Saturday morning, we get up nice and early. Alex and Jeff are going hiking up Nikko mountain, so I get booted out of the dormitory. I was thinking I would go to Akihabara (also known as “Electronic Town”) and see if I could bargain a decent price for the Sharp PDA that I’ve been eyeing. I left with Alex and Jeff, but I stopped at Shinjuku station and said bye to them (and everyone else they were going with). I thought I would take my time, so I hung out in Shinjuku for a while. I got breakfast from a Japanese bakery (chocolate muffin, pastry with fried chicken and gravy, and yogourt drink), and ate it on the sidewalk.

Shinjuku is considered the heart of Tokyo, but at 7:30am in the morning, it’s practically normal looking! The stations are unbarably clean, even more so than at other times of the day. I must have walked around Shinjuku station and its immediate surroundings 4 times. I had to sit down for a while and pull out my laptop to check email and train schedules – IMPORTANT! If it wasn’t for my laptop and useful websites that suggest routes for given destinations, I may still be staring at the tokyo subway map!

I could have chosen a better place to sit, however. I saw one man sitting at one side of a wide stairway, so I thought it would be okay. But, a few old ladies almost fell on me, because it was the only side that had a hand railing all the way down, and I was in the way! Oops. Now I know….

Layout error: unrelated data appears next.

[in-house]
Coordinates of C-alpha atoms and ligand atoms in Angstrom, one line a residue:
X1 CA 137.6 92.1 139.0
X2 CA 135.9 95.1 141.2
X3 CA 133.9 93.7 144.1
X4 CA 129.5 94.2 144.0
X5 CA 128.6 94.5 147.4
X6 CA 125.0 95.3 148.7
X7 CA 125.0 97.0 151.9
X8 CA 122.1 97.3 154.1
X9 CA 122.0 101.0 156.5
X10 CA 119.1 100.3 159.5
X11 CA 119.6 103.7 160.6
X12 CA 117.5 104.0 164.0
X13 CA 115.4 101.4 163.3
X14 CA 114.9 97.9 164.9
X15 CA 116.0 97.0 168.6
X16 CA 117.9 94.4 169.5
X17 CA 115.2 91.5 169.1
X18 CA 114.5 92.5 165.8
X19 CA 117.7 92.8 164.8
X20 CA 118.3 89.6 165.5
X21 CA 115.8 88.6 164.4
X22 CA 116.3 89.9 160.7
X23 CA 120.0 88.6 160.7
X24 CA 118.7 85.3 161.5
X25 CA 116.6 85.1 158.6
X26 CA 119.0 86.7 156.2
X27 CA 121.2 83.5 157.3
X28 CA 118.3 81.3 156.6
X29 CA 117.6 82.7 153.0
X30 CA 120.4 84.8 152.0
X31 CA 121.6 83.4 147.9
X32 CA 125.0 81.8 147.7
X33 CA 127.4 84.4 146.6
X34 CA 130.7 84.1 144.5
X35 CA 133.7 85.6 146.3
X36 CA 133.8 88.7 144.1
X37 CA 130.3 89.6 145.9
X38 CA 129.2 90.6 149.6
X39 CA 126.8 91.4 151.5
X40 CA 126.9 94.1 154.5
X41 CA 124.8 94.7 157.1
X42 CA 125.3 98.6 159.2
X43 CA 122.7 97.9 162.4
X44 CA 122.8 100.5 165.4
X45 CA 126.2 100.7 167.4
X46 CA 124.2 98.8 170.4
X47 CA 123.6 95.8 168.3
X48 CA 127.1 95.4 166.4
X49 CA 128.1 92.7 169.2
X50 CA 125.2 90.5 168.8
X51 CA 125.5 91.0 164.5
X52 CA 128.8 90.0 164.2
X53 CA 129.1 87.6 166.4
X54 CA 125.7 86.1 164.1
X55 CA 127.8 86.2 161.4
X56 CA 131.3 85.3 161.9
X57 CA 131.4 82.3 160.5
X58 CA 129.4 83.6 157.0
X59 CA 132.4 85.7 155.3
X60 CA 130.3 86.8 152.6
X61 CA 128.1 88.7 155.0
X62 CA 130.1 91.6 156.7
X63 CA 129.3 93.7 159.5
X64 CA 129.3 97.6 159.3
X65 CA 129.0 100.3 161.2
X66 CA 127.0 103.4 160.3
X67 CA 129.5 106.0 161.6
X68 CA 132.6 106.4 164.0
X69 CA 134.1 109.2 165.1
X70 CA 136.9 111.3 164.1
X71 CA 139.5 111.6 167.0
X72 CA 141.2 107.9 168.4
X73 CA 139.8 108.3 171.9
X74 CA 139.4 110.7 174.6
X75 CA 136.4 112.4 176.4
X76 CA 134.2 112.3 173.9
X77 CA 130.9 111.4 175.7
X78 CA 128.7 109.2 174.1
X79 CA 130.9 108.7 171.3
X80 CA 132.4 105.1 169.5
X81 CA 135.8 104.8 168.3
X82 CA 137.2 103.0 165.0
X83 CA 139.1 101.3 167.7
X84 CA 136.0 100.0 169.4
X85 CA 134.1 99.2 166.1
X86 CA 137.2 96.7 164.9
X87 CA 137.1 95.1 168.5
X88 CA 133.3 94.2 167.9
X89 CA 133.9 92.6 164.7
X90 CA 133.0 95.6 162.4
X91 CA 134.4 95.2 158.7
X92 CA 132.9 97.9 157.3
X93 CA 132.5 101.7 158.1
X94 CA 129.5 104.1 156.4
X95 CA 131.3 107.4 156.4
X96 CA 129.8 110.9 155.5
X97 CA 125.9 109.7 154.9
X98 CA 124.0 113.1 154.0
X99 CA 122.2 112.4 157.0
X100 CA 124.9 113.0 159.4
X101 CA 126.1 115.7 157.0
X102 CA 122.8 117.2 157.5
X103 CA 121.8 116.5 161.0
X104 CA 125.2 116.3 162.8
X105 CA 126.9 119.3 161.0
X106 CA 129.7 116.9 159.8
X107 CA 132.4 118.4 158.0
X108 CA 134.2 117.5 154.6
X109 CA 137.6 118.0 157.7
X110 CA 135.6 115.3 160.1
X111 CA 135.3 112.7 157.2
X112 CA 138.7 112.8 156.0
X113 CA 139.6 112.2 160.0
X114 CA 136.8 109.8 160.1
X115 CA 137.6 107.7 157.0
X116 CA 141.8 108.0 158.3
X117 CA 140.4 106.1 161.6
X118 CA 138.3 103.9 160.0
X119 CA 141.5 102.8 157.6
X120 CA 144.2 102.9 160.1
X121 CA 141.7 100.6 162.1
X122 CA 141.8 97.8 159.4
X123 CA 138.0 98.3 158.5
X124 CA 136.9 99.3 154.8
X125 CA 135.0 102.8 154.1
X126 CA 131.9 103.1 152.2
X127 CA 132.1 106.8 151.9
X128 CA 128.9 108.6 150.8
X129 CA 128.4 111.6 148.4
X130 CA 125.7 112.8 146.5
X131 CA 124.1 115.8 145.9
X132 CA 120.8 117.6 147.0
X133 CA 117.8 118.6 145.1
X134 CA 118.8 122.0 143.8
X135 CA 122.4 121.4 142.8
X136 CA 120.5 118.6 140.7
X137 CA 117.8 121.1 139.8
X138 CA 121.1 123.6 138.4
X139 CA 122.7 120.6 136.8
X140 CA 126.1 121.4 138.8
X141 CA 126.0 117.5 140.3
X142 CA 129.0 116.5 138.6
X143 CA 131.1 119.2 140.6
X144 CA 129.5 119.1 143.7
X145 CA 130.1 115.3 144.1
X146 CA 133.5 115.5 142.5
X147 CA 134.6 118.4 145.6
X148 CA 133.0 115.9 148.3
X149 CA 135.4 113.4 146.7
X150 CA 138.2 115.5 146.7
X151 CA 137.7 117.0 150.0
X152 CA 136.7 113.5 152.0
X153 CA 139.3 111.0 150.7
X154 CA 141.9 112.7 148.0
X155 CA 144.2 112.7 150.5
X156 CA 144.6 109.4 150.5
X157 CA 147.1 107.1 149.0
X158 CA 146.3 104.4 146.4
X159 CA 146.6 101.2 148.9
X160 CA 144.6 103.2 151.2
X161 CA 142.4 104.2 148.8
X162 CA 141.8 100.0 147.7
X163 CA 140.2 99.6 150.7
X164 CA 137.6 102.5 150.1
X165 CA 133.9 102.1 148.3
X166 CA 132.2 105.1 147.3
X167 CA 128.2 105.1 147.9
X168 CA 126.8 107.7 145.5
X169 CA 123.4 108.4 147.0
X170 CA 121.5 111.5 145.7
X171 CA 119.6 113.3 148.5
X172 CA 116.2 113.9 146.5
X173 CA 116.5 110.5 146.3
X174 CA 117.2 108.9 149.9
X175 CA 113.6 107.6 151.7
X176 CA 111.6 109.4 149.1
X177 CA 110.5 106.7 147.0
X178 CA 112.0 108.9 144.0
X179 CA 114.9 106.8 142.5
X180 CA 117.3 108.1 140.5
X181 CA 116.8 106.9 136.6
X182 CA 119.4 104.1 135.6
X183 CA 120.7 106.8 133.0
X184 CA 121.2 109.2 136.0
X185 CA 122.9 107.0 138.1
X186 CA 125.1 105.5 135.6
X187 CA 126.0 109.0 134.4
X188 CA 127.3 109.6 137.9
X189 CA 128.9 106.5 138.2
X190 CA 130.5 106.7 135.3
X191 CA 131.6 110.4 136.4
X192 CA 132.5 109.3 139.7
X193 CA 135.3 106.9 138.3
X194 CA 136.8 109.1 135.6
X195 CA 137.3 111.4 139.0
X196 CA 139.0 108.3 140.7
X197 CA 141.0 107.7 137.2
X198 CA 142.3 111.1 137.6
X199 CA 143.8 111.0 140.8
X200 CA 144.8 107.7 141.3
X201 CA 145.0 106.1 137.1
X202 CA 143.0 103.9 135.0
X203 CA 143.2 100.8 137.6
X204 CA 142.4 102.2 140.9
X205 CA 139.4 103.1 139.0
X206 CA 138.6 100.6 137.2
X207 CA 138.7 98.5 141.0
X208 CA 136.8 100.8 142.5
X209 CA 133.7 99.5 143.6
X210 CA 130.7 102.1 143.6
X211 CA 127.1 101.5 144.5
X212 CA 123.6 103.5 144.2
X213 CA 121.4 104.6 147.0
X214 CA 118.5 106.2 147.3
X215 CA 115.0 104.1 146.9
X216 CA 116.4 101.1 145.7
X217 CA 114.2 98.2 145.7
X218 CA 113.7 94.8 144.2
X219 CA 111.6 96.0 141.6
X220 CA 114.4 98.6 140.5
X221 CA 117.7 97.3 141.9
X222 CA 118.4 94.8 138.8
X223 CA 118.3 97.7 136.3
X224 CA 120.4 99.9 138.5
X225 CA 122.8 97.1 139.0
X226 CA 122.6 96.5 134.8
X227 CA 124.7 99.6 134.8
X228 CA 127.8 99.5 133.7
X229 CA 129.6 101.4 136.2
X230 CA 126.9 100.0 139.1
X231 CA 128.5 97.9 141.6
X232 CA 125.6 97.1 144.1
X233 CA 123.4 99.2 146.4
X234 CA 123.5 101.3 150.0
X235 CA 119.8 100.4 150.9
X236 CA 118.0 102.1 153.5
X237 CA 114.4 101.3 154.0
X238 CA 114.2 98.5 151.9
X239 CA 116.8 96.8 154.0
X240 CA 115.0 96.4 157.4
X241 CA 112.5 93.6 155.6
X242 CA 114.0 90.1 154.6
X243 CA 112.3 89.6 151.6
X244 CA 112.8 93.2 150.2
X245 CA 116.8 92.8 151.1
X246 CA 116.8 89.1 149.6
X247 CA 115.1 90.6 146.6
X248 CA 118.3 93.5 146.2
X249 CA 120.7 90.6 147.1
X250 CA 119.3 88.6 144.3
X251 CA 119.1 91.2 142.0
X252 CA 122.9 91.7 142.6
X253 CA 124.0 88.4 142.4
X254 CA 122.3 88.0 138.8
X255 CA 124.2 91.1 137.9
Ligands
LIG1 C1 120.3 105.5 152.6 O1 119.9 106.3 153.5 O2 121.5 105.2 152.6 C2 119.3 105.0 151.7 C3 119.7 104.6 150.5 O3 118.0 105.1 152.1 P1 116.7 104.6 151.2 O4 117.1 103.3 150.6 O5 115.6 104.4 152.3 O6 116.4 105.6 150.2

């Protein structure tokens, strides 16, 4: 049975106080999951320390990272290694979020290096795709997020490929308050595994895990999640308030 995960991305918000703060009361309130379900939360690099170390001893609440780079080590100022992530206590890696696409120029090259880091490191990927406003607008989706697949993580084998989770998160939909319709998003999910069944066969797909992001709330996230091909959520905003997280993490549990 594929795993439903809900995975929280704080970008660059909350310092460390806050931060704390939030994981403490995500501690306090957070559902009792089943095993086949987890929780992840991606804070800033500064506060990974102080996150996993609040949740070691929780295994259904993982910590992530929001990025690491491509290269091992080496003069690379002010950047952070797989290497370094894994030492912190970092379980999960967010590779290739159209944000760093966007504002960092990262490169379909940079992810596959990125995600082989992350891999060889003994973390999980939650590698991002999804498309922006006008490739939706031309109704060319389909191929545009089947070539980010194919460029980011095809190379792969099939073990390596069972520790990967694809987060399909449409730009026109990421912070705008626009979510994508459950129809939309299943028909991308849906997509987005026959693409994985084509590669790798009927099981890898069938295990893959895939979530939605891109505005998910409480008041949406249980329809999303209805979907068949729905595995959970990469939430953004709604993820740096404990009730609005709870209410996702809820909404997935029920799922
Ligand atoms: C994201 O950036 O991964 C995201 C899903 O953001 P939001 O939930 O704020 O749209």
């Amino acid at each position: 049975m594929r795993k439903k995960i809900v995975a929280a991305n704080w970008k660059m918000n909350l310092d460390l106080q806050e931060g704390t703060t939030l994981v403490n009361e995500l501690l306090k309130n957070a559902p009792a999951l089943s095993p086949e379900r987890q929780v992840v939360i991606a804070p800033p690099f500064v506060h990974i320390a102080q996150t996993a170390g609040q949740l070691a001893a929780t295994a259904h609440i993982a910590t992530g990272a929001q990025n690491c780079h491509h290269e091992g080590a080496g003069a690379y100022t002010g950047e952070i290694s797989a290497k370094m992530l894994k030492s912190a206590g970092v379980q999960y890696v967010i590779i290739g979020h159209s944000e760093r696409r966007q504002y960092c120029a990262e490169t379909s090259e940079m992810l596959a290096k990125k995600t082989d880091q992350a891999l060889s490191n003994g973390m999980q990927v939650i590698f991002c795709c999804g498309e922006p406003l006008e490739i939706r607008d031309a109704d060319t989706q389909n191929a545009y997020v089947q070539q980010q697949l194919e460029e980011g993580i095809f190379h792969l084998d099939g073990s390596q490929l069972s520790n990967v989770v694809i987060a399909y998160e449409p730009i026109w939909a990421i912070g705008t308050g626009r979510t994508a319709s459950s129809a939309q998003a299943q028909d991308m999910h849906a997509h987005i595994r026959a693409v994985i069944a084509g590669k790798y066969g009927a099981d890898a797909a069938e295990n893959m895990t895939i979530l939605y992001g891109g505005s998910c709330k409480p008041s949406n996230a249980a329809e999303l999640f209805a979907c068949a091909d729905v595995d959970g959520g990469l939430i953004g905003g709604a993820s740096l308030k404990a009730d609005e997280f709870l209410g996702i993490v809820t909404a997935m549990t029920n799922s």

I met John in Akihabara for lunch. We ate ramen, and then wondered the crowded streets and electronic shops. John kept asking to go into all the cartoon-porn shops, but had to keep him in line. It was difficult to resist the urge, myself! 😉 Most of the shops in Akihabara are not good deals, despite being called “electronic town.” However, we found a small shady operation on the 6th floor of a building with barely any signs, and this guy had good deals! The thing I wanted, he would not get until Monday (today!), but it was still a bit more than I can buy it for online, anyways. I ended up getting some more memory for a really good deal. Cool.

Damn, I think it might be raining when I get back to Gifu-Hashima. We’re plowing through quite the rainy weather, right now… One of the tenants is checking tickets… sometimes, they skip people that appear to be sleeping, but she woke the woman up beside me to check her ticket. I like riding the shinkansen much more than the airplane. There is WAY more leg room, and the preparation/arrival time is almost nil. Oh, and it’s almost as fast, after all is said and done. Very enjoyable.

John was meeting some other people in Shinjuku for dinner, so I went with ‘im and we wandered around some more. It’s amazing how much time can be killed just by watching people. After I said “bye” to John, I had to use the washroom really bad – didn’t feel that good. So I use a washroom on the top floor of a large department building in Shinjuku. It looked clean – Tokyo department stores cater to the rich, after all. But after sitting down on the toilet, a cockroach that must have been over an inch in length crept into my stall! Wah! I try to stomp to scare him away, but those things are SO fast. Anyways, when a giant cockroach disappears behind the toilet of which you are sitting on, you may likely be traumatized. And when you pick up your bag and ANOTHER scurries away from underneath it, your situation may be worse. It kinda freaked me out, but I’ve since recovered.